There are a growing number of students who, for one reason or another, are deciding to skip their senior year and head straight for college. Juniors who have enough credits and have taken the courses required to graduate have the option to graduate early, usually with the condition that they provide a list of the colleges they are applying/have applied to or have already been accepted to a school. This idea may peak the interest of some, but is missing your senior year really worth it? Here are some things to consider:

The High School Experience

Whether it’s its ability to relate or just some odd cultural fascination with teenagers, cheesy movies set to the backdrop of high school have become a genre in their own right. These movies showcase all the events seniors participate in a light that could convince someone who life the rest of life is pretty lackluster in comparison to those wonderful memories of prom and football games. Despite the exaggeration of these clichéd stories, they do pose an interesting question to those looking to graduate early; do you want to miss out on a final year of high school memories? The freedoms senior year provides makes many former students look back on it as their favorite year of high school, as it was an opportunity to let go and have fun before going off to college. Even if for those who aren't as keen on the whole "high school experience" as others, it’s still worth considering the benefits (or lack thereof) of having an extra year before entering the chaos of work that is college.



For many, the hardest part about going to college, especially out-of-state, is leaving their friends. Sure, it's easy to stay connected through social media, but by graduating early, you are, some ways, leaving your friends in high school for college. Even if you are going to a community college, your experiences will be largely different from those of your high schooler friends, so it may be more difficult to connect with them than when you saw each other every day and could commiserate over the English homework. This is, however, all dependent on the individual; graduating early could also have a positive effect on your friendships. Spending too much time together can oftentimes strain a relationship, so time apart could be just you need; every person is different. Maybe all your friends are seniors or you just never really got along with anyone while in high school; college is the perfect place to find people you actually connect with.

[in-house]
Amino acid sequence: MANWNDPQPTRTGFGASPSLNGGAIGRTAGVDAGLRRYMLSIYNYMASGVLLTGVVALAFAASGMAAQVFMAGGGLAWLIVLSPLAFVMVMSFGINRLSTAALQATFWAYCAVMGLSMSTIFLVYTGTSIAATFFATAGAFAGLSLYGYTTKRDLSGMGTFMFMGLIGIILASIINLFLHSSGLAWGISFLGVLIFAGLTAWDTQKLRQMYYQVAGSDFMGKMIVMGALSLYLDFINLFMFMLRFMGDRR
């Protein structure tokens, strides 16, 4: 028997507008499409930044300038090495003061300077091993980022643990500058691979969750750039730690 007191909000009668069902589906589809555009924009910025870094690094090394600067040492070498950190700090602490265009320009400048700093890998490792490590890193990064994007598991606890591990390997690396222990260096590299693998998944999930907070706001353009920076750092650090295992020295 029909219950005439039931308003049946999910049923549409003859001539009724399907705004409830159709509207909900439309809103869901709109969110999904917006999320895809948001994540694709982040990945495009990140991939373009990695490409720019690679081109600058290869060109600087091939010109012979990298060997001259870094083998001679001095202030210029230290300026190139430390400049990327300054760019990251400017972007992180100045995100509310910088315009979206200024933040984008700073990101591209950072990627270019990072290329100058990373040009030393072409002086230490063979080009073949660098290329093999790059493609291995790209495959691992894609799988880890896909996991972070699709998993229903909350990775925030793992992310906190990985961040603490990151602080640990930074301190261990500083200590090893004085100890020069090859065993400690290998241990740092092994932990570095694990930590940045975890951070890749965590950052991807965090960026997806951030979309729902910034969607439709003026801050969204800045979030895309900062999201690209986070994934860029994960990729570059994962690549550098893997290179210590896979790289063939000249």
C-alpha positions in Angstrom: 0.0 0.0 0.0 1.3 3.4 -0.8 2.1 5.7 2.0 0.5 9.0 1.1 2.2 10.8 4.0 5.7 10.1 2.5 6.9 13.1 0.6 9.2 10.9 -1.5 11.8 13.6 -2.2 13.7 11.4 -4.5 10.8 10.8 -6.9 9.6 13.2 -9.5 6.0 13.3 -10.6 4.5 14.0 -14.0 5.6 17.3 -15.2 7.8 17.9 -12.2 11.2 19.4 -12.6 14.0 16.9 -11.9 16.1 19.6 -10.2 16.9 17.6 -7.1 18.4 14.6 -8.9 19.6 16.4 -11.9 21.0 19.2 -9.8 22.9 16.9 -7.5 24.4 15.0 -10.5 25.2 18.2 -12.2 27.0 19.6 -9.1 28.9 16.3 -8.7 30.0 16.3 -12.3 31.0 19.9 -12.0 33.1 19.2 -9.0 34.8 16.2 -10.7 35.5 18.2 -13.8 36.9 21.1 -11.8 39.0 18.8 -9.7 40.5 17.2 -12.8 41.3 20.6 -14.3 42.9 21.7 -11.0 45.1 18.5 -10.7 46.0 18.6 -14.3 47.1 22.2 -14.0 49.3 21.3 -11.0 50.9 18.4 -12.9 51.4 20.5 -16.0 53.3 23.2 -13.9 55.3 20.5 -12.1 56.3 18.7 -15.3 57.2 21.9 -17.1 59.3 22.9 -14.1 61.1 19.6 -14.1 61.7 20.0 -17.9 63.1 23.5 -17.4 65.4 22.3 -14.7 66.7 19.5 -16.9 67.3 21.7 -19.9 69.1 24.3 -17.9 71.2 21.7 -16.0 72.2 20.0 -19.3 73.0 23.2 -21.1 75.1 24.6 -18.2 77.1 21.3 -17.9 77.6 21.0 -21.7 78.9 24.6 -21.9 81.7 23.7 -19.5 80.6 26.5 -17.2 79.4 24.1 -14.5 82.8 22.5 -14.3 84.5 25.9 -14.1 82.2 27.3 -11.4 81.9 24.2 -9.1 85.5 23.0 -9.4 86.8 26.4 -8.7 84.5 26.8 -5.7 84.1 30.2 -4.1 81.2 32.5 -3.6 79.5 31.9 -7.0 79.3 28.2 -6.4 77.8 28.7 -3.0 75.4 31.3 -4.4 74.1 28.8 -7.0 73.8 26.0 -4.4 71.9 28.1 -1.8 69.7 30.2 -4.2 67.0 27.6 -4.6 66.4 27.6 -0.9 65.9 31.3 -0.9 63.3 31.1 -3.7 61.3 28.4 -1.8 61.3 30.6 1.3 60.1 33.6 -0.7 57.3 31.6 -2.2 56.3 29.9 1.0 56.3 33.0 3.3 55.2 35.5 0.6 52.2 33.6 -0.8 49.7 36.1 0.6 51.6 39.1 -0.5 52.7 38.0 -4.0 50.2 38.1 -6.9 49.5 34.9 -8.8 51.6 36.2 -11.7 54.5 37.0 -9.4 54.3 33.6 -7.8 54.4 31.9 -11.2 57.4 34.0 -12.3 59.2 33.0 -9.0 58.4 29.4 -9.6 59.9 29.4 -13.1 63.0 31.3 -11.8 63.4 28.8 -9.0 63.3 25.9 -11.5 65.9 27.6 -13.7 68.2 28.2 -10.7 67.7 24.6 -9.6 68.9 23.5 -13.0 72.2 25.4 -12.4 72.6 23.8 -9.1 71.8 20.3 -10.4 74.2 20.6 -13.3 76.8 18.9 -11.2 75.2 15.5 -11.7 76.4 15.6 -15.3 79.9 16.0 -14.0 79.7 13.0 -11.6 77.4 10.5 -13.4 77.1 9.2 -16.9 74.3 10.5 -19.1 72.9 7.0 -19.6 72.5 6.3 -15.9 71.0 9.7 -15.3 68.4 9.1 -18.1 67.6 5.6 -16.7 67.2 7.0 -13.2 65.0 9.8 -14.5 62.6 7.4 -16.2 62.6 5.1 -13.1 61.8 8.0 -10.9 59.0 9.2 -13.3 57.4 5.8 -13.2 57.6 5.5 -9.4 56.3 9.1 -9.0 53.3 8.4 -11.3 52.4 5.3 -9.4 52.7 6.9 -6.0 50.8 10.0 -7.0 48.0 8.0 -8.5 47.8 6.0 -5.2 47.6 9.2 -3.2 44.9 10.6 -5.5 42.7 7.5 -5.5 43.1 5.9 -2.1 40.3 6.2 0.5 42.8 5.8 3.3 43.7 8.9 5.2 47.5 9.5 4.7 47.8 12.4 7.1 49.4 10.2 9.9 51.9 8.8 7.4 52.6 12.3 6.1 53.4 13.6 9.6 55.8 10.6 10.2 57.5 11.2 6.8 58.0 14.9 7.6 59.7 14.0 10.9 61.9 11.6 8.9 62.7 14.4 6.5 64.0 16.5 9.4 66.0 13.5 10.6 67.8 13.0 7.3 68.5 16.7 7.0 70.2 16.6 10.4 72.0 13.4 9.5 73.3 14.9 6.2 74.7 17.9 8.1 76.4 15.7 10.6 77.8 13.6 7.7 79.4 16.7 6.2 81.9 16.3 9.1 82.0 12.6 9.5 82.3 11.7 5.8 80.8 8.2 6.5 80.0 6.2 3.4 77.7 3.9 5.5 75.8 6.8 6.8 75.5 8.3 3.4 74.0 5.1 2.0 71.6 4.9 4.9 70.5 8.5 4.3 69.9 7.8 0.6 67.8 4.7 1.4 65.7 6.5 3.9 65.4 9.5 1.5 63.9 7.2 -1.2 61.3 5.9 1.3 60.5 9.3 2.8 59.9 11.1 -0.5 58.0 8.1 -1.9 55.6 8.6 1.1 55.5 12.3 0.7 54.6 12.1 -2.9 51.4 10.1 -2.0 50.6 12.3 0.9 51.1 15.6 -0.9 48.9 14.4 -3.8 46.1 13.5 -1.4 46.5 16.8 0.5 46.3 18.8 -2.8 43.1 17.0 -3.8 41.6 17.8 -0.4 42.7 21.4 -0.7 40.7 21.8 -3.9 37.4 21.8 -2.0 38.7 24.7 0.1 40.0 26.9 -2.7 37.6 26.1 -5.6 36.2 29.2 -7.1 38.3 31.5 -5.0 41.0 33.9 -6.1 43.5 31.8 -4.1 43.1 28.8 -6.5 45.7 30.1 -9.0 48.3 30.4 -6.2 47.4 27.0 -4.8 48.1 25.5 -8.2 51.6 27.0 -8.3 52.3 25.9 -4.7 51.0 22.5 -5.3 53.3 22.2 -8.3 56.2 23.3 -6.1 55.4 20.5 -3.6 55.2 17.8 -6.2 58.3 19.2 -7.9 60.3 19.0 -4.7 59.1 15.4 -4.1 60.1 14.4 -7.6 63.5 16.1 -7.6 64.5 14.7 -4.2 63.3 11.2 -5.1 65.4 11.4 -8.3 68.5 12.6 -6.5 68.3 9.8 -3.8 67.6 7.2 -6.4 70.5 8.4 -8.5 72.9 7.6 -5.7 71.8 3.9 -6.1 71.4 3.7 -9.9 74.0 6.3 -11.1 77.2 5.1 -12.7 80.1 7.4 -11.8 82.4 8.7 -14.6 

Anyone who has searched for scholarships, online or otherwise, will tell you it is quite the process. The process becomes even more complicated for those graduating early. While you are graduating the same year as the seniors in your school, you technically aren't a senior, so the wording of scholarships becomes more important than ever. If the scholarship says "open to those graduating in ___ year" or "for student who are going into their freshmen year of college"  then you're in the clear, but when it says "open to all seniors in high school," the waters become murky.  Luckily, this technicality isn't fatal to one's chances of getting scholarships; it is more of a nuisance that can usually be resolved with an email to the provider of the scholarship. In addition, there are also some scholarships specifically for early graduates, though they tend to be specific to individual states.


High school is a time of great exploration, not only of the world but of the self. It's a time of refining tastes, changing value and new experiences that leave you, more often than not, much different from who you once were. Think about yourself in your freshmen year of high school; how much did you change in the time span of one or two years? If one or two years can you change you so dramatically, what can another year do? An extra year of high school could give you some well needed time to prepare. There are some students, however, who are much more mature than those the same age as them who have outgrown the high school curriculum, and those tend to be the students that should graduate early. In the end, however, the decision of whether or not to graduate early is all up the individual. Everyone is different and there is no one formula that can decide who should and who should not skip senior year. If you are considering early graduation, the best advice I can give you is to talk to your guidance counselor and your parents to find out what path is right for you.



My Experience Applying to My First College